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SAF DASH

Airlines are piloting a program to sell “zero carbon” flights

Ground crew workers in hi-viz vests fill an Air France plane with sustainable aviation fuel.
REUTERS/Eric Gaillard
Sustainable aviation fuels account for less than 1% of all commercial jet fuel.
  • Nicolas Rivero
By Nicolas Rivero

Tech Reporter based in New York

Published Last updated

Business travel is one of the biggest sources of carbon emissions in the corporate world.

The business software vendor Salesforce, for instance, generated 146,000 metric tons of carbon emissions—roughly equal to the annual emissions of 18,000 US homes—just by flying its employees around the world to client meetings and conferences in 2019. For comparison, that’s about 60% as much carbon as all of Salesforce’s data centers generated that year hosting cloud computing services for over 150,000 clients.

Salesforce has vowed to cut its carbon emissions to zero by 2040. To reach that goal, the company will have to find a more climate-friendly form of business travel. That’s why Salesforce is one of dozens of companies experimenting with buying sustainable aviation fuel (SAF) certificates, which are designed to give business travelers a way to book carbon-neutral flights. The World Economic Forum (WEF) has backed the concept, and is designing an accounting framework that would allow airlines to sell SAF certificates to their biggest corporate clients.

If it works, proponents say the scheme could help companies cut their carbon emissions, jumpstart the market for lower-carbon jet fuels, and create a pathway to decarbonize the airline industry by 2050.

The World Economic Forum’s SAF certificate framework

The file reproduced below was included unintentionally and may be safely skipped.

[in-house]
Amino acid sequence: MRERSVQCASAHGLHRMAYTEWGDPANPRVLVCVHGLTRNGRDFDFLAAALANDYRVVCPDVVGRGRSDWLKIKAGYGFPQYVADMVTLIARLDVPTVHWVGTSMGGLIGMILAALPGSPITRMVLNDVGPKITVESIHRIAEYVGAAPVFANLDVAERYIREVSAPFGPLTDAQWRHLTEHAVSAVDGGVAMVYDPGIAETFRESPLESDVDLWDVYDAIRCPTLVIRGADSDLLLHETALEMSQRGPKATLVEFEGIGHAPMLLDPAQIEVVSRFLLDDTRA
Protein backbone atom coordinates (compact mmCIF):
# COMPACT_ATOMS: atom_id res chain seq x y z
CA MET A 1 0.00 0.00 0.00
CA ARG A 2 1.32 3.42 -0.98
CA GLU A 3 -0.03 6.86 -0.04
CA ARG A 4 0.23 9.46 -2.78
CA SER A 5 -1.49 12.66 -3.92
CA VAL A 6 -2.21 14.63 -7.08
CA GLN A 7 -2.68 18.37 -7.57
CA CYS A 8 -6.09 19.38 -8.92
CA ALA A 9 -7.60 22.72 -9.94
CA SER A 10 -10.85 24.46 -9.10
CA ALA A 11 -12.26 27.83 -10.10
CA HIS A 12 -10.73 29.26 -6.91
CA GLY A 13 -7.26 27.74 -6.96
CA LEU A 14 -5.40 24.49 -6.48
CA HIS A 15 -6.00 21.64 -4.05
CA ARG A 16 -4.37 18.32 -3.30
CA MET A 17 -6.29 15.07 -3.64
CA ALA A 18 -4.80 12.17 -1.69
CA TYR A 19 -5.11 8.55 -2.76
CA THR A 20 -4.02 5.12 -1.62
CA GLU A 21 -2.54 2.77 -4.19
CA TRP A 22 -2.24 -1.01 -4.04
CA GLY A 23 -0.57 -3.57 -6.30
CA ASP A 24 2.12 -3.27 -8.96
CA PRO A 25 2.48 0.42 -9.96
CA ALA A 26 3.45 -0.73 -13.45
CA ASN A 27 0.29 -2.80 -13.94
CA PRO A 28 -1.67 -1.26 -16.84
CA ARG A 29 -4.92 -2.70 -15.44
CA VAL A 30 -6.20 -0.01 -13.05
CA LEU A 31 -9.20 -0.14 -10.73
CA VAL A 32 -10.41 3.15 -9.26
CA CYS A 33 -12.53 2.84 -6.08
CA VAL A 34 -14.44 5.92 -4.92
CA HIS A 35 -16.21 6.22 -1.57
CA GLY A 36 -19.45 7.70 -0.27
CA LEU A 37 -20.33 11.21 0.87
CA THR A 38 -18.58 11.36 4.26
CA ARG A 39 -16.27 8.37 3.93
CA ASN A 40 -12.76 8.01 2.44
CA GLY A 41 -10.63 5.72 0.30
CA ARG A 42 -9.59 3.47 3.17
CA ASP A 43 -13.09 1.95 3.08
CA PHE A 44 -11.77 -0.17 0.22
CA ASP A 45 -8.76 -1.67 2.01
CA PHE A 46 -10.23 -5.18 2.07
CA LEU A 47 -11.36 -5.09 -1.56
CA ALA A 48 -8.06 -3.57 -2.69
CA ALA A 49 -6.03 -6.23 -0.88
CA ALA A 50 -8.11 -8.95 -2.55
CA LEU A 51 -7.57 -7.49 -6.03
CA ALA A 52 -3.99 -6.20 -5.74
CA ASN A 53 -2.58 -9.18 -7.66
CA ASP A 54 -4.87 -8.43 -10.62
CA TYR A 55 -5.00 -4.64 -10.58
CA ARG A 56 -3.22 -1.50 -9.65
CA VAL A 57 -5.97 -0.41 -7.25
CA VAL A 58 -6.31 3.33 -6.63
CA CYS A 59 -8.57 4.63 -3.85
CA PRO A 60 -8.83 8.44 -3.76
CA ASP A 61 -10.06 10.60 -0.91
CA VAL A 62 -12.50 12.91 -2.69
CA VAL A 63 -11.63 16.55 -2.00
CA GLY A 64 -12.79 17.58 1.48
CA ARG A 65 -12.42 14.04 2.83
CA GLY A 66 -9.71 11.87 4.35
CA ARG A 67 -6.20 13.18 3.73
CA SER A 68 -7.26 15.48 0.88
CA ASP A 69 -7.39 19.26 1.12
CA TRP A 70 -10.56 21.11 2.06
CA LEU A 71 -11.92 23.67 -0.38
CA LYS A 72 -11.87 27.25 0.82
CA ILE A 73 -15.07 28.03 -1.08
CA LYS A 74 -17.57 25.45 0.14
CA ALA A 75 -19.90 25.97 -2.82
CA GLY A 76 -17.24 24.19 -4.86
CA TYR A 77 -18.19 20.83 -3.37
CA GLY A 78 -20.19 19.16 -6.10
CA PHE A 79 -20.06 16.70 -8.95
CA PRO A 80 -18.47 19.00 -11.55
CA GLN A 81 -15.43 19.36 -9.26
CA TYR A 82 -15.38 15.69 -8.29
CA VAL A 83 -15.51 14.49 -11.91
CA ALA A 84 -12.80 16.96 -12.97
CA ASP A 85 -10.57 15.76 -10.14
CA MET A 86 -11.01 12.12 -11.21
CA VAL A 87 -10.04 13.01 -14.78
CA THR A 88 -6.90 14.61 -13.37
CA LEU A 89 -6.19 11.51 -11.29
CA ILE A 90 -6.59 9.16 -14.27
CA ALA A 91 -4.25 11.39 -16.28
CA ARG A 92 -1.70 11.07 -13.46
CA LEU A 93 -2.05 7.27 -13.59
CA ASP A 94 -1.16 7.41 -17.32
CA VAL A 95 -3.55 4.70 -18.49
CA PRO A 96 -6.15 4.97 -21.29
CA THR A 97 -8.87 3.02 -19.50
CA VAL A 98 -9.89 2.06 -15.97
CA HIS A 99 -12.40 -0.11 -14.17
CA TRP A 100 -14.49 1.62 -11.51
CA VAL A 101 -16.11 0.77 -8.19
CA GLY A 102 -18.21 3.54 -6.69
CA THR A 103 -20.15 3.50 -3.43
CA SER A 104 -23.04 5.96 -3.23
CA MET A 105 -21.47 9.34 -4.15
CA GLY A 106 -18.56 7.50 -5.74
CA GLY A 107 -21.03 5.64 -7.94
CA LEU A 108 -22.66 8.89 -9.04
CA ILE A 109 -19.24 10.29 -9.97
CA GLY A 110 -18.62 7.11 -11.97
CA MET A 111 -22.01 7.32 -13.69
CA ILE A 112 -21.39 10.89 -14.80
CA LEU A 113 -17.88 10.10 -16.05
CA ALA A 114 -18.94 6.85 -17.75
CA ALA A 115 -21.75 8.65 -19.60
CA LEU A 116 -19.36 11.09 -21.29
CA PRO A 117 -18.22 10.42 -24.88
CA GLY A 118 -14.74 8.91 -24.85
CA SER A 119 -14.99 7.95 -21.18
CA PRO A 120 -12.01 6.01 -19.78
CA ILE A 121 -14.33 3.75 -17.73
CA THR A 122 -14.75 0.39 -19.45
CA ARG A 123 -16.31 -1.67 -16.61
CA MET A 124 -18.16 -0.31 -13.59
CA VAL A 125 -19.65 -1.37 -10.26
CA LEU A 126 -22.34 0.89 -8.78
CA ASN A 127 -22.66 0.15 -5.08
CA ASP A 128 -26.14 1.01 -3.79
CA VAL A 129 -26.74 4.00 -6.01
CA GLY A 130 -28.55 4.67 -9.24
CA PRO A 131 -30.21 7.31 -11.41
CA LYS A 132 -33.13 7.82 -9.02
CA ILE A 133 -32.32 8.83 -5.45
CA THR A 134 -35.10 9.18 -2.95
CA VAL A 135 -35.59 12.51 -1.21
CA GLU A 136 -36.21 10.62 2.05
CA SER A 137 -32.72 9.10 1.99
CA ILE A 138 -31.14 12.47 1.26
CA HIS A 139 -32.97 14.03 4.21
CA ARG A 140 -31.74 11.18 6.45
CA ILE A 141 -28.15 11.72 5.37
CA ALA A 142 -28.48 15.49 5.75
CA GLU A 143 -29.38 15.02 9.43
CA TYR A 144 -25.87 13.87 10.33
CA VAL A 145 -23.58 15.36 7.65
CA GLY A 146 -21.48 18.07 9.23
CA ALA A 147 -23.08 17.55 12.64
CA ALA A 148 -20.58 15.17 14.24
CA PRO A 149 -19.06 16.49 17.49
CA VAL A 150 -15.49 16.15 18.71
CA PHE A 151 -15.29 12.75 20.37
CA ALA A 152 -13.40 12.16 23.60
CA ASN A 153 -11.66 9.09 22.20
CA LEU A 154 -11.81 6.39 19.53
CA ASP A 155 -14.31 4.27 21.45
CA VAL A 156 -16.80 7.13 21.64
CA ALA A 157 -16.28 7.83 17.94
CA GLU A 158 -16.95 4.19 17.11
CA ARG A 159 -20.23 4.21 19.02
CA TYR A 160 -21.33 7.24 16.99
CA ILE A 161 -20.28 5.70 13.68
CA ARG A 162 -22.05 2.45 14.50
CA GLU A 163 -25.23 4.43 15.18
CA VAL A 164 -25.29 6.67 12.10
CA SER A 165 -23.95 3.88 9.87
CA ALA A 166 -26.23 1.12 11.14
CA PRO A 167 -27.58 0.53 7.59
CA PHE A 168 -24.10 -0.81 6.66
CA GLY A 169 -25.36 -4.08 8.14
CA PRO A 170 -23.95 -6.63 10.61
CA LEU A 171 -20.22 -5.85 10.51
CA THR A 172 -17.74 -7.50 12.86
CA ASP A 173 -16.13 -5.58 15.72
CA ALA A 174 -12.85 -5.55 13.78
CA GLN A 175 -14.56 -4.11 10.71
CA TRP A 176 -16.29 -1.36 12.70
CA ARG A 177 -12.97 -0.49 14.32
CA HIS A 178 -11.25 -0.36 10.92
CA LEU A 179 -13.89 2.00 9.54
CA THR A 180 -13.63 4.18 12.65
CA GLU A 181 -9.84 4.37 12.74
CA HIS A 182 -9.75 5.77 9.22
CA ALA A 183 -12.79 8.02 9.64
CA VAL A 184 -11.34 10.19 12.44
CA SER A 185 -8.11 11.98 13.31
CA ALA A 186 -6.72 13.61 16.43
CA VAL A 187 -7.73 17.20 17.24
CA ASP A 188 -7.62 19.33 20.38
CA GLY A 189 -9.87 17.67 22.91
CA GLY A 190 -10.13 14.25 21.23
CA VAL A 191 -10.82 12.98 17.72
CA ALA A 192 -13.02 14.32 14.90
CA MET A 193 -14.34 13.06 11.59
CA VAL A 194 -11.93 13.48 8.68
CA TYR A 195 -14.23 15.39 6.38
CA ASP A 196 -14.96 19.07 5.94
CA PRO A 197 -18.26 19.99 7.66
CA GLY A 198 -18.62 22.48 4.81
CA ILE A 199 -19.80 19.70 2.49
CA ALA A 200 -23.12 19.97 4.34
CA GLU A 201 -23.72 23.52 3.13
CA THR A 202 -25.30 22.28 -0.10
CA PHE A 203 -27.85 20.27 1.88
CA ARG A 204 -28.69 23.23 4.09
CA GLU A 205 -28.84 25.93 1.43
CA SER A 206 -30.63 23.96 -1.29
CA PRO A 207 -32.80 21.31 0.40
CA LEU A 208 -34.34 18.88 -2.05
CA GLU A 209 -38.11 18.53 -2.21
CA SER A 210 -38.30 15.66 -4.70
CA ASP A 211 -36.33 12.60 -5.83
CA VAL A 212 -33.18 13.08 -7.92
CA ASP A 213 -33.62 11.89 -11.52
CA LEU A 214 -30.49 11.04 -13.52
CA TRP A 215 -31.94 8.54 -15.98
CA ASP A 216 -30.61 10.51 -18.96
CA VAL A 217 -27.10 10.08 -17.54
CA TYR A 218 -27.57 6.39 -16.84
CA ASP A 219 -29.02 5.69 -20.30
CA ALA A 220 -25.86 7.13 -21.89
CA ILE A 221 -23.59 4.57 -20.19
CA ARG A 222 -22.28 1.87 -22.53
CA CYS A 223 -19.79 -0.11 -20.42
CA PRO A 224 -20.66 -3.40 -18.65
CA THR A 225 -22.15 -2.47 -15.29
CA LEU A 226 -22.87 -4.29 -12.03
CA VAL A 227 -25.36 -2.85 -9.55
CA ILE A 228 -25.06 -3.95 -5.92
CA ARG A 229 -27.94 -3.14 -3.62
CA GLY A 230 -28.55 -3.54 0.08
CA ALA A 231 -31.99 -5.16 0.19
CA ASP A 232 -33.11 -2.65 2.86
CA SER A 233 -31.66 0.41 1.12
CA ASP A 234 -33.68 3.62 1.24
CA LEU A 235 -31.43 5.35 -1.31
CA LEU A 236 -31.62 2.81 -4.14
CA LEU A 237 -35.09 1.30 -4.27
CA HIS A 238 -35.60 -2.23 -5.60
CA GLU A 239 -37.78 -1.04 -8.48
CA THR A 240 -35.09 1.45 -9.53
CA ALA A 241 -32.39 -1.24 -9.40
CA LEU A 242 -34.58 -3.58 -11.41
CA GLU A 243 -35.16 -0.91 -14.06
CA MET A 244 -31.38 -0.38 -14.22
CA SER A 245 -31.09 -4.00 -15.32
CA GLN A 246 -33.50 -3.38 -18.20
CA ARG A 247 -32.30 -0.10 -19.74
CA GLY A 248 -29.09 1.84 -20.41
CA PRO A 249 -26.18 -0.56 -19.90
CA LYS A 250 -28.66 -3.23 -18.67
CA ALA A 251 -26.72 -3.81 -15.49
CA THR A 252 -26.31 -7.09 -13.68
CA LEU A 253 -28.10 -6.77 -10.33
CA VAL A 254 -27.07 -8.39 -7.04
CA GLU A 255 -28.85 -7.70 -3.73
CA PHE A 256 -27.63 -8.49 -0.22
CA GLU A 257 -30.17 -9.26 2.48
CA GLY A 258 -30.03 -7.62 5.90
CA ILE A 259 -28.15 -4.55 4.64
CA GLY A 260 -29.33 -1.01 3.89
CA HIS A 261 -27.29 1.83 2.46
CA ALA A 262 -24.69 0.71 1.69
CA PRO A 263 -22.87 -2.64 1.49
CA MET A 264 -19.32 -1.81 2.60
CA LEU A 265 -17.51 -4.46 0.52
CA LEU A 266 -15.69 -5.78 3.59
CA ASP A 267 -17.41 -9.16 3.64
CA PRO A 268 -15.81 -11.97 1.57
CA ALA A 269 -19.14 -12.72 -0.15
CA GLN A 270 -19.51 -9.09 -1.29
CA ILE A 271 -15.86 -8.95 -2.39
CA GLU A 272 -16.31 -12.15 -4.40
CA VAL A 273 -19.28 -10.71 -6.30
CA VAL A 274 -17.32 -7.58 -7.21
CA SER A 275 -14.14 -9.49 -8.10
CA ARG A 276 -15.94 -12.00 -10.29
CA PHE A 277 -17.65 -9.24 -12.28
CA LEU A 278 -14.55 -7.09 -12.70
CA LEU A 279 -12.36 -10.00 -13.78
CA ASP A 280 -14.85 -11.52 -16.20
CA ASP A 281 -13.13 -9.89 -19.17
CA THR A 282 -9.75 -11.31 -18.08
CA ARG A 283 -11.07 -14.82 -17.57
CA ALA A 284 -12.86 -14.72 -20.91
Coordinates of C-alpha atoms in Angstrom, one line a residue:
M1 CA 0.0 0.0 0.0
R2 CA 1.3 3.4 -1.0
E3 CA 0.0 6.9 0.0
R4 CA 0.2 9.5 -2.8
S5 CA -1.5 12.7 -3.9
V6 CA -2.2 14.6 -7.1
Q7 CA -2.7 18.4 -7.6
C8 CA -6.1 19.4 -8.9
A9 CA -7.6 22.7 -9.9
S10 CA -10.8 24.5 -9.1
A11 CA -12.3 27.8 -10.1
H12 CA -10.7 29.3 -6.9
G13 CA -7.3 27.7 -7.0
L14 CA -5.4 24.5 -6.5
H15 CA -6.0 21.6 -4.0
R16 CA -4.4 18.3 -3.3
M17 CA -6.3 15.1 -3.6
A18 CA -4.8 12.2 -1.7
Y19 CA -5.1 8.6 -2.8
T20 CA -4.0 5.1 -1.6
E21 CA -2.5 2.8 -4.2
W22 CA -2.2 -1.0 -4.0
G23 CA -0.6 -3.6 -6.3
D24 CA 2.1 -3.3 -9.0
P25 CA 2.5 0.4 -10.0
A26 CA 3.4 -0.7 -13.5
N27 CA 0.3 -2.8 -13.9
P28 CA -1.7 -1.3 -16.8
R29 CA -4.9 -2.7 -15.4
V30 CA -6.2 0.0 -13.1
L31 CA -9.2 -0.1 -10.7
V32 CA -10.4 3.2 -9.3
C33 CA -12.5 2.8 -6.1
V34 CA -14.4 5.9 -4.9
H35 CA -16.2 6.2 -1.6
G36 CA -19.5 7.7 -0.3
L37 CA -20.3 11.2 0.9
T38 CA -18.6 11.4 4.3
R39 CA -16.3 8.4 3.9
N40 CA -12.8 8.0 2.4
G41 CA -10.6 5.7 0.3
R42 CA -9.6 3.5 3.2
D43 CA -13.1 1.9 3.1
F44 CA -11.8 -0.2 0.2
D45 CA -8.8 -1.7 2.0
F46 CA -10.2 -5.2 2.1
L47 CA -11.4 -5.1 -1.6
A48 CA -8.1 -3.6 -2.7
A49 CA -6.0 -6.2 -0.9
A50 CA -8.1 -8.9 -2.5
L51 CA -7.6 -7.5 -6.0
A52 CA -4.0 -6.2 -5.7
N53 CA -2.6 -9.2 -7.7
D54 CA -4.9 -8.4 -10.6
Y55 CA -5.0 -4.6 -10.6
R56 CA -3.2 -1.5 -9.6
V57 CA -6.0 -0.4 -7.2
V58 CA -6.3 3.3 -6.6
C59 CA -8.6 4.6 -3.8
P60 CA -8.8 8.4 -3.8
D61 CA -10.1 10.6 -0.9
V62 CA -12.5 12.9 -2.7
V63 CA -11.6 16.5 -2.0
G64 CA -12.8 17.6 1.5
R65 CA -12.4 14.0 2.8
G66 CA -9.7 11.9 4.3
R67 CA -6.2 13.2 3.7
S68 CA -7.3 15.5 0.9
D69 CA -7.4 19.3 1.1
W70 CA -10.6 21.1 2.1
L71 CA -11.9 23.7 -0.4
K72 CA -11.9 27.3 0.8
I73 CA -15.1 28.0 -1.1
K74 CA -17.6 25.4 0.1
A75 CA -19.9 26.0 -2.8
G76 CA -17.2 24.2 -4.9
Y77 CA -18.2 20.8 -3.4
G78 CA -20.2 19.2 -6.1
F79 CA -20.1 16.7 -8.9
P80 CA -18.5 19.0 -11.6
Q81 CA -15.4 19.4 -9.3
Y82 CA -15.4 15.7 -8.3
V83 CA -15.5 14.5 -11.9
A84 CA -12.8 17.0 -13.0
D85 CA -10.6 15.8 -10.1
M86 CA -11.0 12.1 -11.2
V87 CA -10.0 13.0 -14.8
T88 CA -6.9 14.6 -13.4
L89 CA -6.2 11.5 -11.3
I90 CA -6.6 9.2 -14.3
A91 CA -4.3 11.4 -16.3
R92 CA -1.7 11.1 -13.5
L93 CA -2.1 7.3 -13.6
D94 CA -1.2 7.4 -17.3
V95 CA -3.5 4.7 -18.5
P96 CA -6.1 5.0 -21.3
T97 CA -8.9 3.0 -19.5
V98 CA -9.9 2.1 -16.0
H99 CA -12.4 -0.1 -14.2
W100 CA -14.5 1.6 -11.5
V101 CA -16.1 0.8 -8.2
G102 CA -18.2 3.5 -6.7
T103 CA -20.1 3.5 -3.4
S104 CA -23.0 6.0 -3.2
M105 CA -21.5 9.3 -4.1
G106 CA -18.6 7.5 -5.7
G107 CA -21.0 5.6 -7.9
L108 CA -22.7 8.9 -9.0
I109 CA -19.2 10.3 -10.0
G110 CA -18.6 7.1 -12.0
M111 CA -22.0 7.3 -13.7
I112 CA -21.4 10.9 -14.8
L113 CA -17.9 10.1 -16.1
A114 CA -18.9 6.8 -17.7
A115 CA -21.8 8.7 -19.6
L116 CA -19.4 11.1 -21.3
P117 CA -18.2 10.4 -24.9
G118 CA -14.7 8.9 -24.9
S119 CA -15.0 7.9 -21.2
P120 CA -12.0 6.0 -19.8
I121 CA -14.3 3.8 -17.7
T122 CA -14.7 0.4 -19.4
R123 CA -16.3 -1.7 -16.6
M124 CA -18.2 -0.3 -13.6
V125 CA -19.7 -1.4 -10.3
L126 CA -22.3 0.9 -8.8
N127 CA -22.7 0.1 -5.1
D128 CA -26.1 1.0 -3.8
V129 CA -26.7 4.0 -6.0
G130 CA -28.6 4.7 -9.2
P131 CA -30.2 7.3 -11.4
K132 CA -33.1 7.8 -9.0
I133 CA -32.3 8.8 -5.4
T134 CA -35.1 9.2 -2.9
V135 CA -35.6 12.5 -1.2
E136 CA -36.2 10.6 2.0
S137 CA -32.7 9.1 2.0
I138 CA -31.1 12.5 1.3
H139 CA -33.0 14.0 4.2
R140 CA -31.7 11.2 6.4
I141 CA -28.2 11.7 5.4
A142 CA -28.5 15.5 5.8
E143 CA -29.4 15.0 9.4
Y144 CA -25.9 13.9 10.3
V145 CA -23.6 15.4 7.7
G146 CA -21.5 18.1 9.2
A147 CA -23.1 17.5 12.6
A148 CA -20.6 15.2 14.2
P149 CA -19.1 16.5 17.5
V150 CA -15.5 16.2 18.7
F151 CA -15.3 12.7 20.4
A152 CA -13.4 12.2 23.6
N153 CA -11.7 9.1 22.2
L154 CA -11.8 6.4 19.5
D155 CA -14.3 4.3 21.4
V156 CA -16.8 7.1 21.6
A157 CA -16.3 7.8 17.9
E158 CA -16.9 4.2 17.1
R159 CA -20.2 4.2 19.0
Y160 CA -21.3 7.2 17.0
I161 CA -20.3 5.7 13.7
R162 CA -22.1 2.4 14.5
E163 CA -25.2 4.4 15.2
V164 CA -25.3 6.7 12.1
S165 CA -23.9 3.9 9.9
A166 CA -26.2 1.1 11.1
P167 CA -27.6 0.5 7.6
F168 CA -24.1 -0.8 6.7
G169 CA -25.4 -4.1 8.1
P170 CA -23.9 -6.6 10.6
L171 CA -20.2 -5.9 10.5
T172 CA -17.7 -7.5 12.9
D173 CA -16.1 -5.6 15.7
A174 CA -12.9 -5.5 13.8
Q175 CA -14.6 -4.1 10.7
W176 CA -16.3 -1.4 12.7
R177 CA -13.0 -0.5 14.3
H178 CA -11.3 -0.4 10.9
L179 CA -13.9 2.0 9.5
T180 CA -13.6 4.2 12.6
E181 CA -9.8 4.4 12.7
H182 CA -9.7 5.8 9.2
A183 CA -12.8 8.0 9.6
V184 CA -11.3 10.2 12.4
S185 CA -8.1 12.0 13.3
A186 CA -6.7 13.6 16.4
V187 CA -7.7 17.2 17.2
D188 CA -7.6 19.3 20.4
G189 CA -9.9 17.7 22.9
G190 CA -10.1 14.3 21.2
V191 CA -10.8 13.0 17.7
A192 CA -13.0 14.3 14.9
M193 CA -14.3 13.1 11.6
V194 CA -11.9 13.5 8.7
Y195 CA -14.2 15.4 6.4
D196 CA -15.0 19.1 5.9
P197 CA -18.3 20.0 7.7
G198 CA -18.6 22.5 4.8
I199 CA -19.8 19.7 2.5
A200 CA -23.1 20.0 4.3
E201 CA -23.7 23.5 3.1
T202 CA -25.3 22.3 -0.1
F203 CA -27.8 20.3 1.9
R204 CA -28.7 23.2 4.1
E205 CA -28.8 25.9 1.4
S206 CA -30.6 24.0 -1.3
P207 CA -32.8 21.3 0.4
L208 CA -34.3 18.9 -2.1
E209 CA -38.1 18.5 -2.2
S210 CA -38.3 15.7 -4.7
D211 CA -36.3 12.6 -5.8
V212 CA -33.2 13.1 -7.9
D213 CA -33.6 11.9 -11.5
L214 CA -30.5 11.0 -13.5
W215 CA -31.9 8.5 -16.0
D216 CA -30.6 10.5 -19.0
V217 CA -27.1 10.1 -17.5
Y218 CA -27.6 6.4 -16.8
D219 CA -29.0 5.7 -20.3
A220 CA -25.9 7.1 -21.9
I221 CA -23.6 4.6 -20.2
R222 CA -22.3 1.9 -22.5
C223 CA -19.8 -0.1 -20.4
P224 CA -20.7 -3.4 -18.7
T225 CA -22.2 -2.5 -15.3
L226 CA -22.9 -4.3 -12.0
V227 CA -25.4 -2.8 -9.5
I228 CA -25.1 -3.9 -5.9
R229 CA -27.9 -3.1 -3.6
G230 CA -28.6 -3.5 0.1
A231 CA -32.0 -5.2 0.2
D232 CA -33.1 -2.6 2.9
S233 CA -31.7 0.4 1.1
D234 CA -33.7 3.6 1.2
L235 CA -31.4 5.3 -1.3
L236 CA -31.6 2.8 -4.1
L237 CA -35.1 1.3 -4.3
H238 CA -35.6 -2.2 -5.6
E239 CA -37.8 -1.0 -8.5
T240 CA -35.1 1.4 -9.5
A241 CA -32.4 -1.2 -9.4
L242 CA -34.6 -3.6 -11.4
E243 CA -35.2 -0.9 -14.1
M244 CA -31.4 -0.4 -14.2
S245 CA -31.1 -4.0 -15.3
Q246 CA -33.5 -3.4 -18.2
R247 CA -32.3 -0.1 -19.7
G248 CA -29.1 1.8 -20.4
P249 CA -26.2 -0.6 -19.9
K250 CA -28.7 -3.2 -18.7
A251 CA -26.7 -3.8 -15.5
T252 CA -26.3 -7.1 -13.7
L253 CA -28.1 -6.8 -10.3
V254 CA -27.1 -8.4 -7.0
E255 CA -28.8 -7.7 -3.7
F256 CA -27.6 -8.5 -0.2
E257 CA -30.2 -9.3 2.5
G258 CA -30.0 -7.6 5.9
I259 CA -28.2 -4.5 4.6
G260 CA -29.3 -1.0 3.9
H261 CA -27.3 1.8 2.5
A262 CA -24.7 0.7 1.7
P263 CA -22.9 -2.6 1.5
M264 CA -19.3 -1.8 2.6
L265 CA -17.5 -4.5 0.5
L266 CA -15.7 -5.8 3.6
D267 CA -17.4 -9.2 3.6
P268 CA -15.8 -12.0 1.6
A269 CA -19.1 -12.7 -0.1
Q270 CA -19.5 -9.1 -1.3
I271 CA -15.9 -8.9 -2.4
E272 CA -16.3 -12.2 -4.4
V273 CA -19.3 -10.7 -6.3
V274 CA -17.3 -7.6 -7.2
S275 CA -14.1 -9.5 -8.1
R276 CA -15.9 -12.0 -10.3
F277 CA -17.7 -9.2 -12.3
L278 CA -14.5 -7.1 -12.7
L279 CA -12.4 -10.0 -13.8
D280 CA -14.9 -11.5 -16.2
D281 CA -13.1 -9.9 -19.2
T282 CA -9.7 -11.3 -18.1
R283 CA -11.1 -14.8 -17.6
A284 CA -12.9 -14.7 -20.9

SAF is a category of jet fuels that releases between 50% and 80% less carbon than standard petroleum-based jet fuel. Right now, SAF accounts for less than 0.1% of the fuel used in commercial flights because it’s more expensive than standard jet fuel and supply is very limited. But if there were an economic incentive for manufacturers to produce more SAF and for airlines to buy more of it, the aviation industry could cut its carbon emissions considerably.

To create that economic incentive, the WEF—along with airlines and some of their largest business travel customers—are designing a system they’ve dubbed “SAF certificates.” Under the proposed system, companies like Salesforce could buy SAF certificates from airlines to offset the carbon emissions generated by their employees’ business travel. Airlines would use the money they make from selling these certificates to buy a certain amount of SAF instead of traditional jet fuel. By replacing a set amount of jet fuel with lower-carbon SAF, the airline would reduce its carbon emissions by a clear, measurable amount.

If the program is designed well—with transparency, oversight, and clear accounting—a company like Salesforce could buy SAF certificates and meaningfully reduce its business travel emissions to zero.

Airlines and their biggest corporate travel clients have been testing out the concept since 2021. Last year, 11 companies including Boston Consulting Group, Nike, and HP bought enough SAF certificates from United Airlines to subsidize the purchase of about 3.4 million gallons of SAF (about 0.1% of United’s fuel consumption). In February, JetBlue announced four companies including Salesforce will buy enough SAF certificates to subsidize 325,000 gallons of SAF (0.05% of JetBlue’s 2021 fuel consumption).

The WEF has used data from some of these early transactions to design an accounting system for tracking how much each SAF certificate sale helps reduce carbon emissions. The organization plans to publish its accounting rules in September and test them out with a new round of experimental SAF certificate sales later this year. The WEF aims to establish a global SAF certificate market, which meets the standards of environmental watchdogs like the Science Based Targets Initiative (SBTI) and the Greenhouse Gas Protocol (GHGP), by 2024.

What are sustainable aviation fuels?